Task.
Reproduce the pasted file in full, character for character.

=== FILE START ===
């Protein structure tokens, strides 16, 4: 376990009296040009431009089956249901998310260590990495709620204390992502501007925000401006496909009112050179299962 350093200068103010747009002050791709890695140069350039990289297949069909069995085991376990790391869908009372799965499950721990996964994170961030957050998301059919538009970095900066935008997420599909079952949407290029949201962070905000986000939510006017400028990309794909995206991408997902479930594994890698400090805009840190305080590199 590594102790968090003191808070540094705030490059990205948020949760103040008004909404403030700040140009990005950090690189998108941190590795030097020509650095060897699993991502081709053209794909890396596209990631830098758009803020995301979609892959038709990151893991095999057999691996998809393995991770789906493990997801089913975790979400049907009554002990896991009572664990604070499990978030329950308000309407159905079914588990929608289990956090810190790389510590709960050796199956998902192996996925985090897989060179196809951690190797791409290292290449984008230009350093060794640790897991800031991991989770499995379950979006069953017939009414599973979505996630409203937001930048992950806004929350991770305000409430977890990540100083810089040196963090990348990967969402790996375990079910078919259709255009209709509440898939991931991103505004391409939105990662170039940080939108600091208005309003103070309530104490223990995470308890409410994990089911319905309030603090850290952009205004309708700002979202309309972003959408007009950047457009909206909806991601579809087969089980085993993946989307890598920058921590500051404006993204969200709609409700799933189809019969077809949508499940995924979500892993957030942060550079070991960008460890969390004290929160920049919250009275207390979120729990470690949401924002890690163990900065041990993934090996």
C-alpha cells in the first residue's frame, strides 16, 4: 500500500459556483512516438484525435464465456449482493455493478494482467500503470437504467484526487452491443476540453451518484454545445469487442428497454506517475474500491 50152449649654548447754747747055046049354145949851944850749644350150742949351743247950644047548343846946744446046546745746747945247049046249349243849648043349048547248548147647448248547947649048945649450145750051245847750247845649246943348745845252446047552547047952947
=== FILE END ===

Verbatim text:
């Protein structure tokens, strides 16, 4: 376990009296040009431009089956249901998310260590990495709620204390992502501007925000401006496909009112050179299962 350093200068103010747009002050791709890695140069350039990289297949069909069995085991376990790391869908009372799965499950721990996964994170961030957050998301059919538009970095900066935008997420599909079952949407290029949201962070905000986000939510006017400028990309794909995206991408997902479930594994890698400090805009840190305080590199 590594102790968090003191808070540094705030490059990205948020949760103040008004909404403030700040140009990005950090690189998108941190590795030097020509650095060897699993991502081709053209794909890396596209990631830098758009803020995301979609892959038709990151893991095999057999691996998809393995991770789906493990997801089913975790979400049907009554002990896991009572664990604070499990978030329950308000309407159905079914588990929608289990956090810190790389510590709960050796199956998902192996996925985090897989060179196809951690190797791409290292290449984008230009350093060794640790897991800031991991989770499995379950979006069953017939009414599973979505996630409203937001930048992950806004929350991770305000409430977890990540100083810089040196963090990348990967969402790996375990079910078919259709255009209709509440898939991931991103505004391409939105990662170039940080939108600091208005309003103070309530104490223990995470308890409410994990089911319905309030603090850290952009205004309708700002979202309309972003959408007009950047457009909206909806991601579809087969089980085993993946989307890598920058921590500051404006993204969200709609409700799933189809019969077809949508499940995924979500892993957030942060550079070991960008460890969390004290929160920049919250009275207390979120729990470690949401924002890690163990900065041990993934090996």
C-alpha cells in the first residue's frame, strides 16, 4: 500500500459556483512516438484525435464465456449482493455493478494482467500503470437504467484526487452491443476540453451518484454545445469487442428497454506517475474500491 50152449649654548447754747747055046049354145949851944850749644350150742949351743247950644047548343846946744446046546745746747945247049046249349243849648043349048547248548147647448248547947649048945649450145750051245847750247845649246943348745845252446047552547047952947